Fears of Hepatitis Vaccine/Multiple Sclerosis Link Unfounded
WebMD News Archive
Jan. 31, 2001 -- In 1901, bands of physicians roamed the streets of Boston, vaccinating "all who were willing and not too ill" against smallpox. The vaccine ultimately led to the worldwide eradication of smallpox, but hepatitis B and other infectious illnesses still pose a threat to us a hundred years later.
When the smallpox vaccine was introduced, some people did not understand how it worked or why it would be of value. Today, physicians are concerned that people who need certain vaccinations are not getting them, and they worry about children who might not be immunized because of unfounded fears about vaccine safety. As with smallpox, there is an effective vaccine to prevent hepatitis B, and two new studies now refute any suggestion that this vaccine can cause or worsen multiple sclerosis, or MS.
The U.S. government's top hepatitis official, other vaccine experts, and the author of one of the studies tell WebMD the findings are "reassuring" and should erase any fears that parents might have about vaccinating their children against hepatitis B. The studies, one from France and one from researchers at Harvard University in Boston, both appear in the Feb. 1 issue of The New England Journal of Medicine.
"What we needed were these kinds of studies that looked to see if there was a true association," says Harold S. Margolis, MD, chief of the hepatitis branch at the CDC in Atlanta. "There doesn't appear to be an association with the hepatitis B vaccine and MS, which was one of the allegations, and there is no evidence that it [worsens] the illness in people who already have MS. It should help in terms of providing information to the public and to patients that this is not something that is causing this particular disease."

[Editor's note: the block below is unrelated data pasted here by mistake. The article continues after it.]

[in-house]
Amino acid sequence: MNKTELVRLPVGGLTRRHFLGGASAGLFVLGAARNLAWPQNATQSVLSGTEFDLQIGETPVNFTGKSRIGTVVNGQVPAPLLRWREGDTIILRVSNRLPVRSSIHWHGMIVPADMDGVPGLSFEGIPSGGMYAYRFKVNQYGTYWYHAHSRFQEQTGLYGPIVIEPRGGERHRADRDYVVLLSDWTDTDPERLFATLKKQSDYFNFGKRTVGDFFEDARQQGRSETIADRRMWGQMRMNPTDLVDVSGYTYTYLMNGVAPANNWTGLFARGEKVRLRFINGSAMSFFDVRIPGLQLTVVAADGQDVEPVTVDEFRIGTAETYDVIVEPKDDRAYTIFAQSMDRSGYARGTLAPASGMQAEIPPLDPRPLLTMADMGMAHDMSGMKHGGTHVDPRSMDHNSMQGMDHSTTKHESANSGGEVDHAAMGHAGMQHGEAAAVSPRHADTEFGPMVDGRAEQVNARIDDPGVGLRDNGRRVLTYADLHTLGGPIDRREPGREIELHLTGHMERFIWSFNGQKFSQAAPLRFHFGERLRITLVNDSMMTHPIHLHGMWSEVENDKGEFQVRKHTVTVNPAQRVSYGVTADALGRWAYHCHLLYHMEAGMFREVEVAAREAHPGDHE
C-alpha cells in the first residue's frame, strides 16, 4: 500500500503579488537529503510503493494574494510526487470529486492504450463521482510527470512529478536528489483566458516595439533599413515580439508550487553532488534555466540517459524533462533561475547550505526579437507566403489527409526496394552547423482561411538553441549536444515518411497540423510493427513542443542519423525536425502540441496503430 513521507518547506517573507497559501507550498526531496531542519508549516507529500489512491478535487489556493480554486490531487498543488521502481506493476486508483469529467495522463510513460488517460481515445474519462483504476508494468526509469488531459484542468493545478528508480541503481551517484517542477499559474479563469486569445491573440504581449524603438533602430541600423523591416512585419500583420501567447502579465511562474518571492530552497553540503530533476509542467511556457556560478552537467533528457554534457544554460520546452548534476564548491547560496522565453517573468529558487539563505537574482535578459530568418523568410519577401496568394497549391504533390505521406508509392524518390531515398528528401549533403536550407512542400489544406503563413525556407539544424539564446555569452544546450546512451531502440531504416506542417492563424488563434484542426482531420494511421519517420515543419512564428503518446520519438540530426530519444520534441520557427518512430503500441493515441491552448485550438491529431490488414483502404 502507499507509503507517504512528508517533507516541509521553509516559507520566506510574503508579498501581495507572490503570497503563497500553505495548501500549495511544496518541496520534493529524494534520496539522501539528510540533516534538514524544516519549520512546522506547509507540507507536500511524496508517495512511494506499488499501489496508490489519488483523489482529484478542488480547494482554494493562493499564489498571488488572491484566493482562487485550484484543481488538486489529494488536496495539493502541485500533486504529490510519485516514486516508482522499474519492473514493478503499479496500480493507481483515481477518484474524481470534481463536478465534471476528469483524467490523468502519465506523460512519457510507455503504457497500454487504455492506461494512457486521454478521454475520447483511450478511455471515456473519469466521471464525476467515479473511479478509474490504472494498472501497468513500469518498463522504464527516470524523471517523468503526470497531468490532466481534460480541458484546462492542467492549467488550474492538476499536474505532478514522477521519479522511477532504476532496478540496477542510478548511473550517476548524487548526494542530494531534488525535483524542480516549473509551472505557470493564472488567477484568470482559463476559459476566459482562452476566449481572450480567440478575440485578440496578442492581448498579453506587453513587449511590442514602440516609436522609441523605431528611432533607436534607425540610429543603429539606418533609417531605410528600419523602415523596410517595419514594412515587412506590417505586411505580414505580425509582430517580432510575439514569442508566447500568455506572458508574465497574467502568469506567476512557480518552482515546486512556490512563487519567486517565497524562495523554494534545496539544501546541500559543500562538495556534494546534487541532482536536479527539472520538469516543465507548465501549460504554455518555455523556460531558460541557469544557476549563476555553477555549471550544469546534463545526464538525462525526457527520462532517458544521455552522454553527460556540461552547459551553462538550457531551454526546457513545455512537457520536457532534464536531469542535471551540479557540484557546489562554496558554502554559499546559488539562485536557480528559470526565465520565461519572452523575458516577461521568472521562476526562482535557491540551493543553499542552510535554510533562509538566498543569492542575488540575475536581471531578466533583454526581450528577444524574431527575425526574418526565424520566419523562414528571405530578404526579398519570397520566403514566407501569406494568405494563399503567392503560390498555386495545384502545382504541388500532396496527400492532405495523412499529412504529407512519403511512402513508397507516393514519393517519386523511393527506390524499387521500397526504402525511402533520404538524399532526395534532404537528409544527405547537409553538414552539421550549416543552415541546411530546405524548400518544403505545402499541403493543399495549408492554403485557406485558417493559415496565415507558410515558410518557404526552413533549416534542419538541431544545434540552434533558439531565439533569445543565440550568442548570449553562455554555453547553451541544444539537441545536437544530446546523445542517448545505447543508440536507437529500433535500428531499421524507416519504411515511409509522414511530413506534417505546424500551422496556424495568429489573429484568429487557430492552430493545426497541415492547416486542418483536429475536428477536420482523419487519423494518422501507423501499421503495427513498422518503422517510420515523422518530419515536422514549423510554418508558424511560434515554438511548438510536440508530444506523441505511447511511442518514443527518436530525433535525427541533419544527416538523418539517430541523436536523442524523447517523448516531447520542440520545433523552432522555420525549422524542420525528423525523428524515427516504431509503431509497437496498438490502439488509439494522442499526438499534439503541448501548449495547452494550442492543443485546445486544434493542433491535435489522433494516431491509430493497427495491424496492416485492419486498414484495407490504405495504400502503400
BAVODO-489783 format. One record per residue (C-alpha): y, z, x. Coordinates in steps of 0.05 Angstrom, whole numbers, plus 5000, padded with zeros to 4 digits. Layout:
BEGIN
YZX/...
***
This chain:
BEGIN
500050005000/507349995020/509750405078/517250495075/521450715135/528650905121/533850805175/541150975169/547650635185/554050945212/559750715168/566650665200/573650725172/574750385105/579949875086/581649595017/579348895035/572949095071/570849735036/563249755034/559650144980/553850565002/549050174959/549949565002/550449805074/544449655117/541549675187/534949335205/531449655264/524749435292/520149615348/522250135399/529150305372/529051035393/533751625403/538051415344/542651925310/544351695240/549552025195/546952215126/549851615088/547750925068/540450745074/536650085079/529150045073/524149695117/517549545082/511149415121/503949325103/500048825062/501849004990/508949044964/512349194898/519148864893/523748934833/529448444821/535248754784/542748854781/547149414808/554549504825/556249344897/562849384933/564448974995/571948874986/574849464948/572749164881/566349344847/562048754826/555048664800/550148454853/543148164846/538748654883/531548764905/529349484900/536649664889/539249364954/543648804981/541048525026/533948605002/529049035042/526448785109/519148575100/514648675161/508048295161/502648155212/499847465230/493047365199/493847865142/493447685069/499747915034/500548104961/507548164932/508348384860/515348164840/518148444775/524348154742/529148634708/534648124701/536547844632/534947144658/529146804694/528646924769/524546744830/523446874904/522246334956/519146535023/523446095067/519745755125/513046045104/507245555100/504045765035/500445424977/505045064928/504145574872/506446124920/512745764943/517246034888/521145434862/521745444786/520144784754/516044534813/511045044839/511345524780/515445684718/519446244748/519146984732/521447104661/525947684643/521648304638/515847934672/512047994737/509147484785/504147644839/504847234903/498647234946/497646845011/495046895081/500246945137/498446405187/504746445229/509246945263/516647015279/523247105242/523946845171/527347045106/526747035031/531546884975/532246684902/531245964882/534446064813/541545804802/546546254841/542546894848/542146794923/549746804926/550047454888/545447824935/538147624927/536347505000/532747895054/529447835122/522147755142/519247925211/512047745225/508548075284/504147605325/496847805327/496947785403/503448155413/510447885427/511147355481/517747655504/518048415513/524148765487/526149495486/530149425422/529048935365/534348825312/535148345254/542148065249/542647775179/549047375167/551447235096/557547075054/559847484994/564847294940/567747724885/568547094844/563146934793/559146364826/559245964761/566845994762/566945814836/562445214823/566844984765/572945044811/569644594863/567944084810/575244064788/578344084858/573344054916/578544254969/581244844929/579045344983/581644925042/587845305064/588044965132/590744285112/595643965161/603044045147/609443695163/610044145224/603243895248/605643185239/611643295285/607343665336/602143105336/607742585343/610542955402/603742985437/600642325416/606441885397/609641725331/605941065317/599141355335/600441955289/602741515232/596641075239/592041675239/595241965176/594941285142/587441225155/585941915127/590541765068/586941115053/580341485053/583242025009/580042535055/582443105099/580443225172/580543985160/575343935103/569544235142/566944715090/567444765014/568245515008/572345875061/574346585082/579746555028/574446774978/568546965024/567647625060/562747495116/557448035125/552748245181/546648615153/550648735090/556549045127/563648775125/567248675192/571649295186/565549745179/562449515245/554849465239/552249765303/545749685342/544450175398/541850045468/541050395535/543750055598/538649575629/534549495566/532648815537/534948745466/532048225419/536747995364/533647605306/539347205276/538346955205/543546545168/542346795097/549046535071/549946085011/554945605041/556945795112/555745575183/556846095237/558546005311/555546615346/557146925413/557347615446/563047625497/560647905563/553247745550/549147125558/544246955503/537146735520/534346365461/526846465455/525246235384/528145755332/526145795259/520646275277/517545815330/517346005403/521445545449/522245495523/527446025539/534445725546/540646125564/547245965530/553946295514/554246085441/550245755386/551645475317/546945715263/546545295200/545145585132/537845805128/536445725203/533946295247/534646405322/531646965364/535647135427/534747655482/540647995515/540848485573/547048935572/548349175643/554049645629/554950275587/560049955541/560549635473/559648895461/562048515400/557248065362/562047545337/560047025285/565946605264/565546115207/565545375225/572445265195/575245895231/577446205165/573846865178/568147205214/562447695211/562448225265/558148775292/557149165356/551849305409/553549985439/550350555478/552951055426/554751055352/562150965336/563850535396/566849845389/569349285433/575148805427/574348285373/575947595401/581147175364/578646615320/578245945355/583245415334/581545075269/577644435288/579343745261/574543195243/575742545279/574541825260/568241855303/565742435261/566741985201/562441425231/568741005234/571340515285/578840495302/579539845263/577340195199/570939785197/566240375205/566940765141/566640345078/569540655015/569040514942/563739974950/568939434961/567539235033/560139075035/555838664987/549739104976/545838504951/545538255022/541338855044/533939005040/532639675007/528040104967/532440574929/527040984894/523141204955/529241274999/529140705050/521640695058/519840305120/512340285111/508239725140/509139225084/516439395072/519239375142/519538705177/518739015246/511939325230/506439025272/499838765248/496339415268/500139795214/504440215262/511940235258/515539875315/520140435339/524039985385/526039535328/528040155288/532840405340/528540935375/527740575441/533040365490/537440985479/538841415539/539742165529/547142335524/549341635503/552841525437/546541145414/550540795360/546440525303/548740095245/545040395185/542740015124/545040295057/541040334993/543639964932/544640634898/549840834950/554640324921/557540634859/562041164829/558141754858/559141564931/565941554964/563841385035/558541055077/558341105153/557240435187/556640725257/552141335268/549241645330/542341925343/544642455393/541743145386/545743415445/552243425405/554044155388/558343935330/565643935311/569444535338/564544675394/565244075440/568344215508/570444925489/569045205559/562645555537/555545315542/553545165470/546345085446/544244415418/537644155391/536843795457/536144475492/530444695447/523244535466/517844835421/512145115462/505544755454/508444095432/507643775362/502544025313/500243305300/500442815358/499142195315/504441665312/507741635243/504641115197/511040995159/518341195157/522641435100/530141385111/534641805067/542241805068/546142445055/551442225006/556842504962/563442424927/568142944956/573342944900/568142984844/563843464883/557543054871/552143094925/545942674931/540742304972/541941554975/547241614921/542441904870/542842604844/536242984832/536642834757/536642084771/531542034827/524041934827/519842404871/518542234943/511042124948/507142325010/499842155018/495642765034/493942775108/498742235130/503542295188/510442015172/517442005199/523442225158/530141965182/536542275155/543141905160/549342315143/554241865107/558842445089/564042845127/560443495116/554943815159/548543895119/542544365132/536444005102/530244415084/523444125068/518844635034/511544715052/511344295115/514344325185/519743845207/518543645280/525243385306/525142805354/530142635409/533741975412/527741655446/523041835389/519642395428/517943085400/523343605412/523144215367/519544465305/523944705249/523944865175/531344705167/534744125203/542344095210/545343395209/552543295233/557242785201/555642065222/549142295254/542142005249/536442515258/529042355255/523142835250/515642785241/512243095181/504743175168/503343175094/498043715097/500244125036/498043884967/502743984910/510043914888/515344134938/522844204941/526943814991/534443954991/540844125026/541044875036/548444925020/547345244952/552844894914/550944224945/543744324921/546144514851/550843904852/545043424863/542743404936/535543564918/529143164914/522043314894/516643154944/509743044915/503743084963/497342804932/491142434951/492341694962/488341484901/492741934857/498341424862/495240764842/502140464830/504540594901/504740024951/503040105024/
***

Hepatitis B, carried by a virus, is the leading cause of liver cancer and cirrhosis of the liver. As many as 320,000 U.S. children and adults contract the illness each year, and many do not show the classic symptoms of jaundice, abdominal pain, loss of appetite, and vomiting; but they can still spread the infection. Worldwide, it is estimated that 350 million people are carriers of hepatitis B, and of those, an estimated 65 million will die of liver disease. The disease is spread through contact with infected blood, needles, or sexual encounters. It is 100 times more infectious than HIV, the virus that causes AIDS.
A vaccine against hepatitis B has been available since 1982, and since then infants and adolescents are routinely immunized. Groups that are at higher risk of contracting hepatitis B are also urged to get vaccinated; these groups include sexually active men and women, as well as healthcare workers. Pregnant women are screened for this disease because they can pass it on to their newborns.